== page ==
New York's legislature wants to allow schools to evade state tests in favor of subjective and nebulous "portfolio assessments." The NYT, to its credit, editorializes against the plan.
Were these tests really that rigorous?
New York moved to the forefront of the national standards movement in education during the 1990's when the State Board of Regents raised standards and required rigorous new tests for public school students. The policy is beginning to yield impressive results, especially in inner-city areas. But a bill in the State Legislature could strangle reforms by allowing some schools to evade rigorous state tests in favor of subjective evaluations that would make it impossible to judge student progress.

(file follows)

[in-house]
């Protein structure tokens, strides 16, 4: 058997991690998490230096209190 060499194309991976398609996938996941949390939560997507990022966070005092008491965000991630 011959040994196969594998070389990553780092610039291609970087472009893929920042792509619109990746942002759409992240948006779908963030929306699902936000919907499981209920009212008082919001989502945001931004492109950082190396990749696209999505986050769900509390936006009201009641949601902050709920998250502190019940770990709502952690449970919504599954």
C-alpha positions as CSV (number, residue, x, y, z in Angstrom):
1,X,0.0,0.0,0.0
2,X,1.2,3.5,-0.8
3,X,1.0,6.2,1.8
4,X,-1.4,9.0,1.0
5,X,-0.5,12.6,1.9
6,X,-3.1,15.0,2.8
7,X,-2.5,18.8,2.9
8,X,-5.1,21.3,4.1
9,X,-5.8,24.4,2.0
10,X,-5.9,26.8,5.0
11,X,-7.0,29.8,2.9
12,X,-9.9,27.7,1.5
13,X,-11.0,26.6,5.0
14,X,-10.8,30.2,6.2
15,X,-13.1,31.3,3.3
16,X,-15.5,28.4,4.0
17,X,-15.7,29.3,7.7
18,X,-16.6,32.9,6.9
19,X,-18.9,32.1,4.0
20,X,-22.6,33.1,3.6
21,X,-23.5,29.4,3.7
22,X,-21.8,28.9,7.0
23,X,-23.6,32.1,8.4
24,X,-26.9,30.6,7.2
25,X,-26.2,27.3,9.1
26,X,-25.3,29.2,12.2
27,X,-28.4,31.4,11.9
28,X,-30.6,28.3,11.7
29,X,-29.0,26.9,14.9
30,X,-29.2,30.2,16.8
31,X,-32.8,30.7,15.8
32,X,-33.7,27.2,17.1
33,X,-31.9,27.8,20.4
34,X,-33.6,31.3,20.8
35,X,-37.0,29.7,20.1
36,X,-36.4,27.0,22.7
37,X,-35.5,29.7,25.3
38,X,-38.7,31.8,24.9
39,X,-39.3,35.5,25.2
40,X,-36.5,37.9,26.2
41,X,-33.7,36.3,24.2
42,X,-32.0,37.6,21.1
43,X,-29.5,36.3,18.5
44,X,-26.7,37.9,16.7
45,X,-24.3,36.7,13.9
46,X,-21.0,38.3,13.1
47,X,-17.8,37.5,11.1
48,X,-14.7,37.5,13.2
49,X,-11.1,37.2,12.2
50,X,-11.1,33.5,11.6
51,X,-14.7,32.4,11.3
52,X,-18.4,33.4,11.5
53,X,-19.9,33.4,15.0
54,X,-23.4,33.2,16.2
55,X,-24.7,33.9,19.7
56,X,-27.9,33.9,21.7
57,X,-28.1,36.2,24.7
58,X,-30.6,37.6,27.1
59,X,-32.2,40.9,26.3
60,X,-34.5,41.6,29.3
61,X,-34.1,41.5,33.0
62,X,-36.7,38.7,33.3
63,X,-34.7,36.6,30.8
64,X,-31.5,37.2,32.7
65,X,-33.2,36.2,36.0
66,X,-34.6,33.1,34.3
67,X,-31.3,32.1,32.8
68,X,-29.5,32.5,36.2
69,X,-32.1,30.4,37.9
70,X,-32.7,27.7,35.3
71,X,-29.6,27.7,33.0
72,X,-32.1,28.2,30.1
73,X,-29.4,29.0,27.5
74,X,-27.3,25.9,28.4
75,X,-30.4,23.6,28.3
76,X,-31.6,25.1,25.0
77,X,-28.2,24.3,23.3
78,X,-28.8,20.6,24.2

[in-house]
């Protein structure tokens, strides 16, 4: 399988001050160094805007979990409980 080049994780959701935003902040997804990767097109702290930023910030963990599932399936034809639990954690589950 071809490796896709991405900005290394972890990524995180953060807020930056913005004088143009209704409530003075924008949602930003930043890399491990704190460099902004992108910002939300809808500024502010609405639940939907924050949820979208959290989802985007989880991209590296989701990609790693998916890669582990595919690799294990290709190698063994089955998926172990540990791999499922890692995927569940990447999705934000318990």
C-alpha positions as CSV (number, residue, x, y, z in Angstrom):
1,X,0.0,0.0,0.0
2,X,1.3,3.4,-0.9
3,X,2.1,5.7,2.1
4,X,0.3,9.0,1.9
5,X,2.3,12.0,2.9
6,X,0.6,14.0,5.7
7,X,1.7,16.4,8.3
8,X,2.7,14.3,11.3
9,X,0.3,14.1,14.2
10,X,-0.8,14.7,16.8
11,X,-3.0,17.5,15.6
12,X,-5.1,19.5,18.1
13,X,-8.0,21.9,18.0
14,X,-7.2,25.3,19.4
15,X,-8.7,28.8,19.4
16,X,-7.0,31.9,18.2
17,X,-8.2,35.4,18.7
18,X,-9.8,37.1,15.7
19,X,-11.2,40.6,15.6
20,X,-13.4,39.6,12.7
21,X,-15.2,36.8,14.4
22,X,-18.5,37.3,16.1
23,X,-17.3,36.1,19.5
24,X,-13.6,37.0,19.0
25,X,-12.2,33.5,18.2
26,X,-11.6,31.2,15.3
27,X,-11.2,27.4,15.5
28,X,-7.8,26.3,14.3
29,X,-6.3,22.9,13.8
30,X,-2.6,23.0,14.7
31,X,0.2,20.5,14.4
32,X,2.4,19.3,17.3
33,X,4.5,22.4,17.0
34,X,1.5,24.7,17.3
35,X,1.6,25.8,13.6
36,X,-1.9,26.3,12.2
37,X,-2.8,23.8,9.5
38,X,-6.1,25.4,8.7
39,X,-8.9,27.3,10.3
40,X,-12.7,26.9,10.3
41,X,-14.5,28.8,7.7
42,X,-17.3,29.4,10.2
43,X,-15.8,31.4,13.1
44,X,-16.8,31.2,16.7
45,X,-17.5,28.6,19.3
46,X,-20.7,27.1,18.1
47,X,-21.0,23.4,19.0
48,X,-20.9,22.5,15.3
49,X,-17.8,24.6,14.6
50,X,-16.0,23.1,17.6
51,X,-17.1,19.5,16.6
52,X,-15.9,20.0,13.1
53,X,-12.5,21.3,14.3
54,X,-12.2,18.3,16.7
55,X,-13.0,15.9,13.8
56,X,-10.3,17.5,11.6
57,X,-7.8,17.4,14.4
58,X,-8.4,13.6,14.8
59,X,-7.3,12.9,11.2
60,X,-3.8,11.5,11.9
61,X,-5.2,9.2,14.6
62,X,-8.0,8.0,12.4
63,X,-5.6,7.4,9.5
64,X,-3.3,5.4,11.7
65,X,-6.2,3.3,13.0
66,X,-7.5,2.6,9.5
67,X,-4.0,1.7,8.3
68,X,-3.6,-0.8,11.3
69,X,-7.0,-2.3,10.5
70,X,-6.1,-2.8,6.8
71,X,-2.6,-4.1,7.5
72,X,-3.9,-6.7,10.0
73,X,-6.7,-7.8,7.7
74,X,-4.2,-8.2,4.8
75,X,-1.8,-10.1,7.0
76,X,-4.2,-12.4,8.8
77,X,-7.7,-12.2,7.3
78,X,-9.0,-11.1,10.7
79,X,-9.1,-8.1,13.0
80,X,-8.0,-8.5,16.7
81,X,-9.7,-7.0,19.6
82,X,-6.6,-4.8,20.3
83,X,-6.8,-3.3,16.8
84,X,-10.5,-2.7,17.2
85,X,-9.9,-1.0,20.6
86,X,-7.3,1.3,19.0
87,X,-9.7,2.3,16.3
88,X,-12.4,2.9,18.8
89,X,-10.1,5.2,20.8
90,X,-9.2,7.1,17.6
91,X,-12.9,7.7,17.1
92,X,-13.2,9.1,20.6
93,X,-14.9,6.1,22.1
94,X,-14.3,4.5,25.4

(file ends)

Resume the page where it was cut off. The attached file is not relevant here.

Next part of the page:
The bill, which has passed the Senate and is pending in the Assembly, would extend a temporary waiver that has allowed some schools to use so-called portfolio assessments - in which students are graded and evaluated based on papers, projects, book reports and other work performed over the course of the year. The bill would also require the State Department of Education to develop new portfolio systems that could be used by schools all over the state that wished to evade rigorous testing.